LETTER RESEARCH

RF

b Weakly coupled neuron

7

Saccade into RF

5 Out of RF 3

0.2

Out of RF

0.1 0

c Population coupling (normalized)

Strongly coupled neuron

Spikes per s

Spikes per s

a

Array

5 4 3 2 1 0 –1

Into RF 0.2 0.4 0.6 0.8 Time from cue onset (s)

–50%

0%

+100%

Firing rate change preceding saccade into RF

Figure 5 | Population coupling under top-down stimulation conditions. a, Mean firing rate of an example neuron in primate V4 with strong population coupling (red neuron in Fig. 1h). This neuron showed higher firing rate (solid curve) while saccades were prepared into its receptive field (RF) than outside of it (dashed curve). b, An example neuron with weak population coupling (purple neuron in Fig. 1h) showed suppressed firing during saccade preparation into its receptive field. c, The change in firing rate of V4 neurons during saccade preparation into their receptive field (relative to saccade out of their receptive field) correlates with population coupling (r 5 0.37, P 5 1029, rank correlation, n 5 262 neurons). Black diamonds, running median.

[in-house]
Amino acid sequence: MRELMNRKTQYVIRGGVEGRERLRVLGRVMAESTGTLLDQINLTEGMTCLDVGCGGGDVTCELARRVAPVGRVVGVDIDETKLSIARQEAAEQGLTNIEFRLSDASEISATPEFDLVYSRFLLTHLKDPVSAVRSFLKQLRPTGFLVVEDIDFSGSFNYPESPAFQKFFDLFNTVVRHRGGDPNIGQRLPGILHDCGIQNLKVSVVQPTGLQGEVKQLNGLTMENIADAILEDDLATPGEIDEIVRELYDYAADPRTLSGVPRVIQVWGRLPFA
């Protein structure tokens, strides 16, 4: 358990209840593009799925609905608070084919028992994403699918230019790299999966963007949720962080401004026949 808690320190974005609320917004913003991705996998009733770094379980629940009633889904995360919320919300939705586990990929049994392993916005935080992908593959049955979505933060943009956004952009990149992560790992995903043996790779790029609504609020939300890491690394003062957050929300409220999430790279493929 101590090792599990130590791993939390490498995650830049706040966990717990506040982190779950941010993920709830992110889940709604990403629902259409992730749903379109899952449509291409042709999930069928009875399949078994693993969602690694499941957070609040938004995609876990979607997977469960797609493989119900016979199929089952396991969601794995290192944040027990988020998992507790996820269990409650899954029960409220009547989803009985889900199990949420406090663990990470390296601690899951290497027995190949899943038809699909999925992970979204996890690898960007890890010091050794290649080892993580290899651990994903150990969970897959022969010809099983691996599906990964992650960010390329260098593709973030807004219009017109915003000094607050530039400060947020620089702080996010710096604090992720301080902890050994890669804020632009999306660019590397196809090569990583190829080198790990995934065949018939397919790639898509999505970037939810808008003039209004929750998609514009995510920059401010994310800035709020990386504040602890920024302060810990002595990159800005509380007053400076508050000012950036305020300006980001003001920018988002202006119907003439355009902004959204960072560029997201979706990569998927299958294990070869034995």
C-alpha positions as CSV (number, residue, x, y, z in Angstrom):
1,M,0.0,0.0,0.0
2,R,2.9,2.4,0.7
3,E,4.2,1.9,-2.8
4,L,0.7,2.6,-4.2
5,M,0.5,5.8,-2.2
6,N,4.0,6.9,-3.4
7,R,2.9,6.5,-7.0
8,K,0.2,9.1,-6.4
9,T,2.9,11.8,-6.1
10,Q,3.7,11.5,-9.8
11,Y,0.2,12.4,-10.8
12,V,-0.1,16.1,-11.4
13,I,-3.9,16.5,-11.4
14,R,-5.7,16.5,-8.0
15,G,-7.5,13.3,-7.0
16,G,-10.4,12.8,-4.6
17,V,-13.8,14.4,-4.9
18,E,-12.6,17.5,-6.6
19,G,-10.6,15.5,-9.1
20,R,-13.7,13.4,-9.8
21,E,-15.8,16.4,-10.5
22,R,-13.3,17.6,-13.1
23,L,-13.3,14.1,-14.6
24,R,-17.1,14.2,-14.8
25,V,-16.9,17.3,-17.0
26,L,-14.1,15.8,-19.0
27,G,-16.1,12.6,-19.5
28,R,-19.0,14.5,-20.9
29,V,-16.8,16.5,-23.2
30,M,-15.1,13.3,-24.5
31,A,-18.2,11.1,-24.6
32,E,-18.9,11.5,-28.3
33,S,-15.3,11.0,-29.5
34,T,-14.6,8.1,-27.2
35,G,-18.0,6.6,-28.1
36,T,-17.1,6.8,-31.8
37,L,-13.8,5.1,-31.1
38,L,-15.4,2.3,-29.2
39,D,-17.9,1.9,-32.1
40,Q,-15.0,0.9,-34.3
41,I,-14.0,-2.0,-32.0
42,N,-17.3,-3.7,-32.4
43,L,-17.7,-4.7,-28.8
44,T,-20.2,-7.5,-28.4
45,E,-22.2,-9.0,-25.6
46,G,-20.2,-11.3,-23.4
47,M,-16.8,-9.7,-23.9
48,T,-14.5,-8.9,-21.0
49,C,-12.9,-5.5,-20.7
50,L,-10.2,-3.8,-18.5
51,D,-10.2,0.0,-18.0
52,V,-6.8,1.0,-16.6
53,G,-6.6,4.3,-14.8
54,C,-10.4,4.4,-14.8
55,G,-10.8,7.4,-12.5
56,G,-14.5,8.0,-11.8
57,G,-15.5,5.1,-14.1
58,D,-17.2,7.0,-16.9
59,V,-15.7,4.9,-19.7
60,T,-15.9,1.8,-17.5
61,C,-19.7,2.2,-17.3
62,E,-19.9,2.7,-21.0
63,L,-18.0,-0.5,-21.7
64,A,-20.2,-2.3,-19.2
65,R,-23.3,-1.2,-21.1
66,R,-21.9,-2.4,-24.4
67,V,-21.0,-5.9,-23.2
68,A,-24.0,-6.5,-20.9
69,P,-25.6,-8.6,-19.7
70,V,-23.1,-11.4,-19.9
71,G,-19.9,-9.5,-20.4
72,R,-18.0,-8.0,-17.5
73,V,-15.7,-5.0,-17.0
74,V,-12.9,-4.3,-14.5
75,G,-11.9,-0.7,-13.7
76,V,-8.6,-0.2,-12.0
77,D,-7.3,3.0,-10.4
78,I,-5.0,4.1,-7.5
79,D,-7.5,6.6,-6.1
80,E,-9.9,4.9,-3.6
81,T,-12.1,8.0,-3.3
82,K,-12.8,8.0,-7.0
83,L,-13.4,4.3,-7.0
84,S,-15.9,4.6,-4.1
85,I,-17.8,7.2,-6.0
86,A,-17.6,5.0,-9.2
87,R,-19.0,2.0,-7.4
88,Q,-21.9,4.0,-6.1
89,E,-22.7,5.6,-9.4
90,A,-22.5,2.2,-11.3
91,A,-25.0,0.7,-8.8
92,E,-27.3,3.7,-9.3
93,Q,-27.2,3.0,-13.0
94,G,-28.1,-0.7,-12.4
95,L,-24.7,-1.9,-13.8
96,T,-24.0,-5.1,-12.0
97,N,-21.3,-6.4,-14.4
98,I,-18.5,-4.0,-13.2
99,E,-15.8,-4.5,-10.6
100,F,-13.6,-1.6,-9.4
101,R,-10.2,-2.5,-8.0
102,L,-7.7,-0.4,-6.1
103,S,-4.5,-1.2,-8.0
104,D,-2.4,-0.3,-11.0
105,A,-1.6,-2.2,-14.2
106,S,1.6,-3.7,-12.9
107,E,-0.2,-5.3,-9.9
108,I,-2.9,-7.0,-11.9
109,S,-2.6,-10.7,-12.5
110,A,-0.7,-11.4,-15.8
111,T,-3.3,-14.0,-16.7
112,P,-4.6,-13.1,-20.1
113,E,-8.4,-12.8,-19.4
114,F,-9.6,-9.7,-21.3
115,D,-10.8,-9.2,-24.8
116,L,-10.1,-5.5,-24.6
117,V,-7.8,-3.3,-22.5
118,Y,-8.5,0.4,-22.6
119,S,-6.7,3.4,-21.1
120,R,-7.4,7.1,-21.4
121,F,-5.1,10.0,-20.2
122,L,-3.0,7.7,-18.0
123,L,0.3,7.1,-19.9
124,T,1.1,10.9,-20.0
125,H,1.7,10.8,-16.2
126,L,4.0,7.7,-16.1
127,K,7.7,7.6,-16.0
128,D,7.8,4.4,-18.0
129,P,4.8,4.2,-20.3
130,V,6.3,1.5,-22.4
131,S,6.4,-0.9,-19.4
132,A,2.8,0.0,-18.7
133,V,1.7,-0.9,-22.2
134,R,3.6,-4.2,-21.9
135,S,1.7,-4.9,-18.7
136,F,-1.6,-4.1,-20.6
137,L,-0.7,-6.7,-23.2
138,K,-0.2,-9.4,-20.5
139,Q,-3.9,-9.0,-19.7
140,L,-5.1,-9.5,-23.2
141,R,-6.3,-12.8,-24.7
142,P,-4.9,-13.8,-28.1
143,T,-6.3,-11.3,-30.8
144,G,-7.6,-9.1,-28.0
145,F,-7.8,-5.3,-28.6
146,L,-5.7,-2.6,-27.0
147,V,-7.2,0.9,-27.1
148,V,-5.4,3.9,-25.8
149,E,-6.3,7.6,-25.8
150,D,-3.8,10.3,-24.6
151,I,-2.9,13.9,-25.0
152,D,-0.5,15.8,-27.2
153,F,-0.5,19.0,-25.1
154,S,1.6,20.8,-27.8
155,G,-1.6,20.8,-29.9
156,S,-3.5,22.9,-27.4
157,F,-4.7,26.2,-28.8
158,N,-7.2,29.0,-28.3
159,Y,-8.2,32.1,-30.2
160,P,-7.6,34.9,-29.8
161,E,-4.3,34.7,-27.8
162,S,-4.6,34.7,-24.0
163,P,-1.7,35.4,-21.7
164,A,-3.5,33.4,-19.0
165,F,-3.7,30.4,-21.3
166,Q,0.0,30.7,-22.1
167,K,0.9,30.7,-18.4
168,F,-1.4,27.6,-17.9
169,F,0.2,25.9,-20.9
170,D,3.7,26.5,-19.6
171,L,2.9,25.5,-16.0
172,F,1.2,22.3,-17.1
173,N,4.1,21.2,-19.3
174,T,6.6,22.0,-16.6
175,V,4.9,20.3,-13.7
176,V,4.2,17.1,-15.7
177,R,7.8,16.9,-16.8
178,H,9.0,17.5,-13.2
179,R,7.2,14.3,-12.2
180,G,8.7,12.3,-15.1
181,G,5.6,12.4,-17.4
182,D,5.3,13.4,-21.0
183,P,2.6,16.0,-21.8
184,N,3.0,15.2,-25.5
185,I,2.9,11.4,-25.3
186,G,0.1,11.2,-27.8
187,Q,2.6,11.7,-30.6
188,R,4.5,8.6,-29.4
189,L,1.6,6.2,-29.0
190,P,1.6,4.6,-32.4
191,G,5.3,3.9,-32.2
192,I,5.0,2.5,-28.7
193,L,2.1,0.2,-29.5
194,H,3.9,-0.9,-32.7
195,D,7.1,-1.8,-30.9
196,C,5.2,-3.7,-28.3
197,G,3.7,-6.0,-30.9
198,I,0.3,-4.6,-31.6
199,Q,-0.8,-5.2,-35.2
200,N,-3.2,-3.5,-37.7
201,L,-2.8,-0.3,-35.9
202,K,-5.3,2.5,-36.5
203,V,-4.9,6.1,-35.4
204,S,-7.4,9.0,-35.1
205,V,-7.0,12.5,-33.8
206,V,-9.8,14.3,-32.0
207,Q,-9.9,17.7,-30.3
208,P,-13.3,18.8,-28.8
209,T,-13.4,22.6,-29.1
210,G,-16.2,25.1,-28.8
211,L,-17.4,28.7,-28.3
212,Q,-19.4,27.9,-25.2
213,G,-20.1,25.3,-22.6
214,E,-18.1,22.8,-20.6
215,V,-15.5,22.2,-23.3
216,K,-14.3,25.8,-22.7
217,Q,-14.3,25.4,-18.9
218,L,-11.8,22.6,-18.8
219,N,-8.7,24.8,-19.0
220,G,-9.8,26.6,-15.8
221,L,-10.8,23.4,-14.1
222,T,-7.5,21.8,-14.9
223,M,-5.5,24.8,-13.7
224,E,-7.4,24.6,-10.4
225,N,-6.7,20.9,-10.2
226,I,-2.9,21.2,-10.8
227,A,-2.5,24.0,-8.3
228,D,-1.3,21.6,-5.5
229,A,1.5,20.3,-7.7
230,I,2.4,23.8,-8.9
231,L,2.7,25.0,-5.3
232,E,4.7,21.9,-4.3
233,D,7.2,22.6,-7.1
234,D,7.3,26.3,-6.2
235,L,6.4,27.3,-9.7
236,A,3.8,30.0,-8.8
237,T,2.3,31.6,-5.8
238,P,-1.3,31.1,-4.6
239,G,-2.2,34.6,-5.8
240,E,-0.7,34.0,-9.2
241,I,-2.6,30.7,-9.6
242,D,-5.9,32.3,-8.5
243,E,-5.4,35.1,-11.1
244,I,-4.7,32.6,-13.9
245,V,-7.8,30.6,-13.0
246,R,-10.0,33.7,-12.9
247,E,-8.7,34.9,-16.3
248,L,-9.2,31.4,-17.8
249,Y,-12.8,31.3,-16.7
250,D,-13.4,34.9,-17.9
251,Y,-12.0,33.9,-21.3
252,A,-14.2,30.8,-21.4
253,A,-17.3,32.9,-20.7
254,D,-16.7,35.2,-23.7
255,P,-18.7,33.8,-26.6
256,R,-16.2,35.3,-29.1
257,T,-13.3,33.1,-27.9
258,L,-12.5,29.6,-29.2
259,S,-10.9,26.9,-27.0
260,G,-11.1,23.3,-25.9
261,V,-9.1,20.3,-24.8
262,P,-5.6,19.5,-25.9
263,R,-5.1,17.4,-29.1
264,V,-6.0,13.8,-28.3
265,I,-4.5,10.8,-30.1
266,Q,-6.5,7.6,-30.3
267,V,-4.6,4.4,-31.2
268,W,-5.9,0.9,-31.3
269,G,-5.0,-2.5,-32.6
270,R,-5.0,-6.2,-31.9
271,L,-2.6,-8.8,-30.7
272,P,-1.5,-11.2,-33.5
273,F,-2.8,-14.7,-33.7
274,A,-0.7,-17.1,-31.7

use while controlling a brain–machine interface show increased correlation with LFP30, indicating increased population coupling, and thus suggesting an increase in mean synaptic input strength. This single, simple variable relating each neuron’s participation in the population code to underlying circuit connectivity may prove critical to understanding cortical computation and plasticity. Online Content Methods, along with any additional Extended Data display items and Source Data, are available in the online version of the paper; references unique to these sections appear only in the online paper. Received 1 September 2014; accepted 30 January 2015. Published online 6 April 2015. 1.